Suburbia: You'll never find more soulless, lifeless breeding grounds for homogeneity and smile-faced depressants.
To those commenting on how to fix the gulf oil leak, it's great to come up with good ideas, but you're missing an important fact: If we hadn't had such a need for foreign oil, there would be no need to try to get oil from such depths; such difficult places, and no oil catastrophe in the gulf. Think about it, and start using your bicycle as much as possible.
Follow this documentary with: Collapse. One day this topic will be the only topic in discussion.
Any advice on how to get the damn thing to play beyond the first ten minutes without it conking out on me? I've tried twice now, and it throws me back to the beginning. I really want to see this documentary.
Thanks so much Vlatko!!!!!!!!!!!!!!!!!
I hope this gets added again soon. :(
Same here, looks like it may have been removed :(
I really want to watch this but everytime I've tried over the last 2 weeks it doesn't work. I can watch other docs on this site but not this one. Please fix this. Thanks.
Don't be so stupid. It's coming out at something like 20,000 psi down there. Even getting a pipe inside the hole would be impossible.
The best bet.... make a frame around it then make a plug that will fit inside the frame. Put concrete blocks on the plug till it is heavier than the force of oil coming out and forces down on the hole.
THE ALTERNATE SOLUTION:
Design what would be a rapid-fire large-bore spud gun, that will shoot Brawny paper towel rolls out of a 50 foot long stiff rifle barrel...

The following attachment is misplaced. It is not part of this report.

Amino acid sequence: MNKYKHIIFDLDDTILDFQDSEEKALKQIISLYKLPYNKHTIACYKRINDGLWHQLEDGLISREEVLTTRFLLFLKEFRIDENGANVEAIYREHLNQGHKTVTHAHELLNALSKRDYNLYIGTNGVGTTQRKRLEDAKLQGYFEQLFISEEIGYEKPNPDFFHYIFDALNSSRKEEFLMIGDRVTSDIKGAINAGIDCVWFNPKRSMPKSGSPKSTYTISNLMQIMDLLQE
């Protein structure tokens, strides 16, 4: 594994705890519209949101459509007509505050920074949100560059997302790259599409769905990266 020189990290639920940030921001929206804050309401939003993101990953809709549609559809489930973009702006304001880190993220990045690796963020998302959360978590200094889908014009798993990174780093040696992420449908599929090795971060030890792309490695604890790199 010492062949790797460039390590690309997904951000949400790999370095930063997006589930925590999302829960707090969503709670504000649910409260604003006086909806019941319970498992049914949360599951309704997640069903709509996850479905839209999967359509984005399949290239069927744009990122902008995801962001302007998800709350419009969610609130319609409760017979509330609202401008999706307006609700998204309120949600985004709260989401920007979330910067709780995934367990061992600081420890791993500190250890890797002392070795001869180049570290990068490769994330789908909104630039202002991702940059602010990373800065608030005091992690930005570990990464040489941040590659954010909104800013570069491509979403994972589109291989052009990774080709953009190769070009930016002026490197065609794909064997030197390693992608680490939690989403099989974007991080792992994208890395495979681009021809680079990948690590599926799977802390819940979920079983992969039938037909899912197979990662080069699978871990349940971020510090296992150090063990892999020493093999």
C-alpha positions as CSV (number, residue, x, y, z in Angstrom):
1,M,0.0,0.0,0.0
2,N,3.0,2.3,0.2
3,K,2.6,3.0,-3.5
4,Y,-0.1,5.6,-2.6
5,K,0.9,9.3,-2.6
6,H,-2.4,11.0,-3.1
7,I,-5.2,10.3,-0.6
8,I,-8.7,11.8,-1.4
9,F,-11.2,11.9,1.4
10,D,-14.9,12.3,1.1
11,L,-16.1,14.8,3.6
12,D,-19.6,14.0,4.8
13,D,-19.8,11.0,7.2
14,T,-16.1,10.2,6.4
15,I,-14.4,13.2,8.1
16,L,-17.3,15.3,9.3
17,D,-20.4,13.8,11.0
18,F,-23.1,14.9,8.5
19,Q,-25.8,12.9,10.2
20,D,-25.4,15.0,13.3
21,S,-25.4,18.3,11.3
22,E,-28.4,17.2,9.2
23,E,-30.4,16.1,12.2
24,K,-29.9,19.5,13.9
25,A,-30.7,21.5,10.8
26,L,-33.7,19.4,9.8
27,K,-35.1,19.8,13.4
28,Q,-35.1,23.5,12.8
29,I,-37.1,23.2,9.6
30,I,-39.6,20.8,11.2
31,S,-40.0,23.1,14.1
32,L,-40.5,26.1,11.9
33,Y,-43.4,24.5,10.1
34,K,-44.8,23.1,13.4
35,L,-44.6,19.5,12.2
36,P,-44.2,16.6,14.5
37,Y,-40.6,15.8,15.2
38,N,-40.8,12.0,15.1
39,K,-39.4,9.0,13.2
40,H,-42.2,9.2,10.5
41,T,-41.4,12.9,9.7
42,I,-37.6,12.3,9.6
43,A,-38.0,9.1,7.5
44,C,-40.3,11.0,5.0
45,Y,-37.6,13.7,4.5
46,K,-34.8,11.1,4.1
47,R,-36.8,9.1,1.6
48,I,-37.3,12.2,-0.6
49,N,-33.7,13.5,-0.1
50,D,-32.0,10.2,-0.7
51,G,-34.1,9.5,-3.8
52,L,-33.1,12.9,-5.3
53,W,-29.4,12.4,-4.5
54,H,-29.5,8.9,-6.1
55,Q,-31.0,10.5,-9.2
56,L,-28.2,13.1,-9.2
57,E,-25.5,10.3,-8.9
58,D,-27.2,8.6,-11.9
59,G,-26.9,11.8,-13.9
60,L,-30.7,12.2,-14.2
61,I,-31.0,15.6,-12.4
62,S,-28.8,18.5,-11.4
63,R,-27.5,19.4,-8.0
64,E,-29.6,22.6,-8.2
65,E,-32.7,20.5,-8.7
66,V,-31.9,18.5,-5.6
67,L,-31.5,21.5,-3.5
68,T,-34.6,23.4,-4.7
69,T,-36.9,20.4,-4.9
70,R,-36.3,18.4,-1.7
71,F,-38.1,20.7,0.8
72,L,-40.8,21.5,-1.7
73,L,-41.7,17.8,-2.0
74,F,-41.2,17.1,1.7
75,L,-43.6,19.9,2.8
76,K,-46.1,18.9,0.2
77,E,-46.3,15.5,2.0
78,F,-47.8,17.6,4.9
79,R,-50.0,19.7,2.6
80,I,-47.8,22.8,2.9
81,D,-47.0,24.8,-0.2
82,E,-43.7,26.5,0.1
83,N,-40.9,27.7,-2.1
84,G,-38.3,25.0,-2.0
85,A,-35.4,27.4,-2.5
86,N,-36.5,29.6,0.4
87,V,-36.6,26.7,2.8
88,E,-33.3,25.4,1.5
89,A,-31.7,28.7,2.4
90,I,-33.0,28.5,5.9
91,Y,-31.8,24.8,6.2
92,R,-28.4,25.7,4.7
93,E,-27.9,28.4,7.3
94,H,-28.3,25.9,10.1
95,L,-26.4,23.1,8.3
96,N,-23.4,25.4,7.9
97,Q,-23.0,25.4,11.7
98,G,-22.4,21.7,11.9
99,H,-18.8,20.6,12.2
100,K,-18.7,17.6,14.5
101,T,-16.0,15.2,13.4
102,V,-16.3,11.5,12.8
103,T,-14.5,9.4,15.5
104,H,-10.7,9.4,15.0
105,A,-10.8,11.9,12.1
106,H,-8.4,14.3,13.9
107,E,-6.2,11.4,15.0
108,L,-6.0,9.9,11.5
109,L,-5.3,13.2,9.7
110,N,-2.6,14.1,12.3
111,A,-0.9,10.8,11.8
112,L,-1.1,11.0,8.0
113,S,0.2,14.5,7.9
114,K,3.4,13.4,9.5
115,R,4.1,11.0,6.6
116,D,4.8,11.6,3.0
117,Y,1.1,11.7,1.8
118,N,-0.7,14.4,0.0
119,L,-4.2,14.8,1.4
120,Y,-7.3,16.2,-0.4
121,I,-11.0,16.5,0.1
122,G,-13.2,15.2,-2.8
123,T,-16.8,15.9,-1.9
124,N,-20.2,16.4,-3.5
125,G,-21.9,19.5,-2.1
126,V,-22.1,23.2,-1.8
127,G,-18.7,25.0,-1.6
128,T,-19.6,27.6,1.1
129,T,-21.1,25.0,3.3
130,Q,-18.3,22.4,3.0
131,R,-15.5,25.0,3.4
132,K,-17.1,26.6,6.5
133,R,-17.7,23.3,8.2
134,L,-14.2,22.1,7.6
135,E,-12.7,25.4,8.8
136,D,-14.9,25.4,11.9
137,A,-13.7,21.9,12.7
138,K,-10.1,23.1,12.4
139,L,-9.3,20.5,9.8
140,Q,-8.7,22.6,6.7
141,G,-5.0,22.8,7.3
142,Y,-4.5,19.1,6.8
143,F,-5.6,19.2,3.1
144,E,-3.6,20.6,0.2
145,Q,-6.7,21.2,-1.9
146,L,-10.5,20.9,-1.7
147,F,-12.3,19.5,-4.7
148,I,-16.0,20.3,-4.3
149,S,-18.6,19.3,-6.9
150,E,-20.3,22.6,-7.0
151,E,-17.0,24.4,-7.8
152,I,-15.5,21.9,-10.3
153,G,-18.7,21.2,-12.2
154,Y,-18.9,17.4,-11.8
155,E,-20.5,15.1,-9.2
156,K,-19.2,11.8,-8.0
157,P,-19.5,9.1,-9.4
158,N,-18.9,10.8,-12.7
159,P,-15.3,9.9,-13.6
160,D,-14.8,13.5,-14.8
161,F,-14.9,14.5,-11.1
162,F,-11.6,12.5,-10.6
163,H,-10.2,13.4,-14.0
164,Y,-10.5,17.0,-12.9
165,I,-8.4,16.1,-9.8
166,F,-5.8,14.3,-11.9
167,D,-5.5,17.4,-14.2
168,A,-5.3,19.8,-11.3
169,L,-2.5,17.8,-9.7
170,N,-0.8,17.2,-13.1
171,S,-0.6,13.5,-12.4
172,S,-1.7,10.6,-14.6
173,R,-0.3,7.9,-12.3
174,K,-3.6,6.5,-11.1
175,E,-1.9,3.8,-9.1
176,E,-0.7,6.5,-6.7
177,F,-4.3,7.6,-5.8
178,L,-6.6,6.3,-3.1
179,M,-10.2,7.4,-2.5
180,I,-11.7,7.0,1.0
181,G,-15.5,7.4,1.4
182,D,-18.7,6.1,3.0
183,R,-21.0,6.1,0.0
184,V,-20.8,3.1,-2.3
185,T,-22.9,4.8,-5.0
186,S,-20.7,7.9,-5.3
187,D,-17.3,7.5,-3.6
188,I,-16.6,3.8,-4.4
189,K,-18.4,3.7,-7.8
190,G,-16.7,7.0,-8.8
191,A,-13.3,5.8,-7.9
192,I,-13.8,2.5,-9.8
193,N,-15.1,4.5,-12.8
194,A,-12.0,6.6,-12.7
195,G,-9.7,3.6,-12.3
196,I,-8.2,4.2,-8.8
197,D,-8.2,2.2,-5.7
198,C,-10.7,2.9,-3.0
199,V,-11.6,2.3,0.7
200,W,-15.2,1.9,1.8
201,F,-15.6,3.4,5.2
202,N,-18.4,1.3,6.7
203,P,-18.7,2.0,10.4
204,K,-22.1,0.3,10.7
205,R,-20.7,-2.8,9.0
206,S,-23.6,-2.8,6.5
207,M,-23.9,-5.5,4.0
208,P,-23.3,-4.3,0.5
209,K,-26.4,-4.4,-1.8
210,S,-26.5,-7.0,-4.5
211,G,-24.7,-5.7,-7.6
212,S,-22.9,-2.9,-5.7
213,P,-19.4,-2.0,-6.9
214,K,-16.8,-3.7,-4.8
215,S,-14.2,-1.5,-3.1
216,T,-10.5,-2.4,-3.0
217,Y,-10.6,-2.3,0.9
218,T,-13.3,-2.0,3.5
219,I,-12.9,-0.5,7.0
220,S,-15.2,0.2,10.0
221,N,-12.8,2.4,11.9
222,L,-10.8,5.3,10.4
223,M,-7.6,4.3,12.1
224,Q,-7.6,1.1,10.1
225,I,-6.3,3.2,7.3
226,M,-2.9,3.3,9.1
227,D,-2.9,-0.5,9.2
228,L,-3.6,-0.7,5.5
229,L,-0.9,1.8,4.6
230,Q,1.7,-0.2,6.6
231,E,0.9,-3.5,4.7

Shove the spud gun rifle barrel 50 feet inside the oil leak hole, and shoot thousands of paper towel rolls within inside the hole, the rolls EXPAND on contact with the oil, and WALLA you papier-mache' the leak shut FROM THE INSIDE.
A SLIGHT VARIATION:
Use the spud gun design in the same manner as described above, but this time, shoot hundreds of large round wads of those Miracle Sponges (the kid's toy, rapidly expands when placed in water) from within inside the leak hole about 50 feet inside, so that there is time enough for the sponge to expand and plug up the oil leak hole, again from the inside of the hole.
PLUG THE GULF OIL LEAK FROM WITHIN INSIDE THE HOLE, NOT THE OUTSIDE
About the Gulf Of Mexico oil leak, why doesn't BP just do the most simplest solution of all:
Shove a stiff hose 70 feet or so into the gaping leak hole, and quickly inject several thousand gallons of ready-mix concrete from within inside the hole ?
The oil, sand, and flotsam flowing its way out towards the exit hole will help the concrete to congeal, plugging up the hole by the time it makes contact with the inside of the hole, effectively plugging the hole up.
Then crew can then cap the leak better on the outside because the escaping oil flow will be GREATLY reduced by the inside plug.
I've sent emails with this same solution to The White House, to BP, and to the American Chemical Society, among other organizations and talk radio show hosts, and the only reply I got was a stupid form letter email from the white castle, in wording that tells me absolutely nobody even reads emails there.
This solution is the most common-sensible one, much less expensive and has a much higher probability of success than anything they've attempted so far. You CANNOT effectively plug a leak of that kind from outside the leak.